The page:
waste reduction is often seen as a way of increasing productivity. since lean is the grandfather of agile we can perhaps borrow this key concept and apply it to software engineering. the original 7 lean wastes were defined during the development of the toyota production system, in a factory production line setting. a common example is when a customer requests a new feature and has the business commit to developing it urgently. the team must then stop what they are working on and work on the new feature. when we follow convention we often create documentation because that’s the way it’s always been done. if the volume of paperwork is considerable, and goes un-read then the effort to produce it was wasteful. organisations sometimes rush to add a feature with the hope of winning a client, but then fail to do so. the new feature remains in the product un-used and increases the applications complexity. the fastest way to complete two things is to do one at a time.
some developers enjoy working on two things at the same time. when you switch task, there is a small-time cost to close what you were doing and regain your thoughts in the new task, known as a context switch. as soon as one individual needs to sign off on the architecture/design/ux/etc. the team cannot move forward until approval has been gained. if an item waiting on approval is low priority the team may be waiting for some time. imagine trying to find information relating to shopping baskets when files are named “sb design” and “sjoppinf baskits” the cost of fixing defects and the impact of re-work on the bottom line. the complex nature of software development makes defects inevitable but there are many ways to reduce their frequency such as testing and code reviews. the 7 wastes are used in conjunction with the continuous improvement practice (kaizen) when the waste is first identified. for a scrum team the 7 wastes can be used as part of a sprint retrospective meeting. discuss why that waste exists to see what the root cause is. add the improvement to the next sprint backlog and implement.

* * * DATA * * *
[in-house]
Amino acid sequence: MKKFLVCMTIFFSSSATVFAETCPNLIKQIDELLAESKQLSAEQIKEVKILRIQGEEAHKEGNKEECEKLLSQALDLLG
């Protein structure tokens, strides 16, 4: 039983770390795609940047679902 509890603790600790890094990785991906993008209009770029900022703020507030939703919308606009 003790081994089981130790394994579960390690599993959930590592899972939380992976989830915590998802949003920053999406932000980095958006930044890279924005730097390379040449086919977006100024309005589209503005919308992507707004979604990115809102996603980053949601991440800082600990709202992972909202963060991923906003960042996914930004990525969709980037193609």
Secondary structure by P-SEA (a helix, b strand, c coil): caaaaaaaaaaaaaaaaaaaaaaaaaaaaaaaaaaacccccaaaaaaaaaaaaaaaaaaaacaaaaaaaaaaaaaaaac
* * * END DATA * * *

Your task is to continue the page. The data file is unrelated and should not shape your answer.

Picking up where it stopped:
mary poppendieck, largely responsible for applying lean manufacturing principles to the world of software development, maps the 7 wastes (muda) to software development in the following way: mura is the waste of unevenness or inconsistency, of the things we are delivering, or in the rate at which we deliver. short and consistently sized feedback cycles, through small user stories, can reduce mura in a software development context. measure your takt-time or throughput at various levels (stories, epics, programs/projects) and at various stages to measure the unevenness of your process or workflow (see: cumulative flow diagrams).
we can reduce mura by applying slicing techniques and methods at all levels (see: neil killick’s slicing heuristic). you can measure the potential affects of muri by cross-referencing quantitative metrics like throughput and cumulative flow with team health (see: my talk on team metrics, spotify health check). kanban’s pull principle is a counter to muri.
they were interpreted for software development by mary & tom poppendieck in 2003 in “lean software waste of inventory maps to partially done work (or work in process) waste of over production maps to delivering extra or lean software development – 7 wastes of software development what is waste? waste 1:, .
1) inventory waste 0 reactions in lean software development, partially completed work is inventory in lean manufacturer, the seven original wastes consist of transportation, inventory, motion, waiting, eliminate waste building the wrong feature or product mismanaging the backlog,
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